S-04           N 070 39'         E 780 38'      34.9782      69.6707       7.0861       66.6123      34.7037
                       0                 0
    S-05           N 06 49'          E 76 52'       34.7117      69.7211       7.0872       66.6594      34.5743
    S-06           N 060 00'         E 790 09'      35.0079      69.6650       7.0859       66.6068      34.7187
                       0                 0
    S-07           N 05 11'          E 78 00'       34.6353      69.7355       7.0875       66.6729      34.5372
    S-08           N 050 12'         E 790 39'      34.5746      69.7469       7.0877       66.6836      34.5077
                       0                 0
    S-09           N 04 33'          E 78 25'       34.7316      69.7173       7.0871       66.6559       34.584
    S-10           N 040 25'         E 800 16'      34.5082      69.7595       7.0880       66.6953      34.4755
                       0                 0
    S-11           N 03 00'          E 81 20'       34.4115      69.7777       7.0884       66.7123      34.4284
    S12            N 020 46'         E 810 28'      34.3808      69.7835       7.0885       66.7177      34.4135
                       0                 0
    S13            N 01 27'          E 82 24'       34.8350      69.6977       7.0867       66.6376      34.6342
    S14            N 000 37'         E 820 40'      34.9186      69.6819       7.0863       66.6228      34.6747


Table 5. The calculated relaxation time τ ps , static dielectric constant ε , dielectric constant ε and dielectric
loss ε using Ellison et. al. model at 5 GHz.

  Sample           Latitude         Longitude       Salinity                                   ε'           ε''
                       0                 0
    S-01           N 08 30'          E 75 47'       35.0238      67.9616       7.4153       64.8768      33.8678
                       0                 0
    S-02           N 08 06'          E 78 31'       34.6434      68.0491       7.4230       64.9537      33.7003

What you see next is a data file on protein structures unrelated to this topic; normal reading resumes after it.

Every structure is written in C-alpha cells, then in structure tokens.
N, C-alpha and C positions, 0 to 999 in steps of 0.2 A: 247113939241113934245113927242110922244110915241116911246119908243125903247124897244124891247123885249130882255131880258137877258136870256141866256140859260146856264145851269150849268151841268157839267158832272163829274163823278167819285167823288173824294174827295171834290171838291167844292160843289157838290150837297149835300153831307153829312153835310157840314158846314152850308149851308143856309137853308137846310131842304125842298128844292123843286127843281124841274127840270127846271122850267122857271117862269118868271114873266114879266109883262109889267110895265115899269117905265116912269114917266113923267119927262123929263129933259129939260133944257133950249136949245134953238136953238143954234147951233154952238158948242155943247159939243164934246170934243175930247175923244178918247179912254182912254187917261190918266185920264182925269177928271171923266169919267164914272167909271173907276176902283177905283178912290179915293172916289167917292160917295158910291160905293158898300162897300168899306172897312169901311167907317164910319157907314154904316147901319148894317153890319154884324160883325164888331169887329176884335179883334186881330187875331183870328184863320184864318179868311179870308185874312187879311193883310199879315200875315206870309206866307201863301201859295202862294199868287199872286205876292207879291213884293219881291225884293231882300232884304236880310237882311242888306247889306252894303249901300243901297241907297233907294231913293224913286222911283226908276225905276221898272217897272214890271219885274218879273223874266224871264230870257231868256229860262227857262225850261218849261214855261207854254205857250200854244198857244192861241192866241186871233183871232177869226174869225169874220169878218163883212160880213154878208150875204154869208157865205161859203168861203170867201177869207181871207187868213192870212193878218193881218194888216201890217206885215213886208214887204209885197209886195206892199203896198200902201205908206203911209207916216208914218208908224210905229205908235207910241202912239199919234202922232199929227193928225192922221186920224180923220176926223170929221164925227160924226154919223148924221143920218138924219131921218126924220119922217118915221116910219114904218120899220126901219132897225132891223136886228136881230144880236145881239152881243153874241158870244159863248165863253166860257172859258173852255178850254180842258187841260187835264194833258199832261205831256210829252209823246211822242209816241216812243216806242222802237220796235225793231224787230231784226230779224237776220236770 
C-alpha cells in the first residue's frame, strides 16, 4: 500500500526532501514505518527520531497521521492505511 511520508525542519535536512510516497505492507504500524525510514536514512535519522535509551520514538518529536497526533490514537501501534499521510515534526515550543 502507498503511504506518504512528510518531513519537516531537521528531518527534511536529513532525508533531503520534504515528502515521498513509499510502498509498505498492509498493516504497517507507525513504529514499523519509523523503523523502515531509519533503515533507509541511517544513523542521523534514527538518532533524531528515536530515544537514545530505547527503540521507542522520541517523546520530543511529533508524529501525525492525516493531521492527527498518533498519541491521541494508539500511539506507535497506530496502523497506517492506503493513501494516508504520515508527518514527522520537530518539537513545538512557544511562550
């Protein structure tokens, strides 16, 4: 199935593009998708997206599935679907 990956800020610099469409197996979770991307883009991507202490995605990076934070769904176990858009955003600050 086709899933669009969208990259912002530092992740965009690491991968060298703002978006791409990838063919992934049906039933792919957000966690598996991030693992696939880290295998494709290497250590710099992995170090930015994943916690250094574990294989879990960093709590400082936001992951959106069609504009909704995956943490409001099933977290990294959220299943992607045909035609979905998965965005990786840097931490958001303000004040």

S-03           N 070 36'         E 760 18'      35.1564      67.9311       7.4126       64.8500      33.9261
                       0                 0
    S-04           N 07 39'          E 78 38'       34.9782      67.9721       7.4162       64.8861      33.8477

    S-05           N 060 49'         E 760 52'      34.7117      68.0334       7.4216       64.9399      33.7304
                       0                 0
    S-06           N 06 00'          E 79 09'       35.0079      67.9652       7.4156       64.8800      33.8608

    S-07           N 050 11'         E 780 00'      34.6353      68.0510       7.4232       64.9554      33.6967
                       0                 0
    S-08           N 05 12'          E 79 39'       34.5746      68.0649       7.4244       64.9676      33.6700

    S-09           N 040 33'         E 780 25'      34.7316      68.0288       7.4212       64.9359      33.7391
                       0                 0
    S-10           N 04 25'          E 80 16'       34.5082      68.0802       7.4258       64.9811      33.6408

    S-11           N 030 00'         E 810 20'      34.4115      68.1025       7.4278       65.0006      33.5982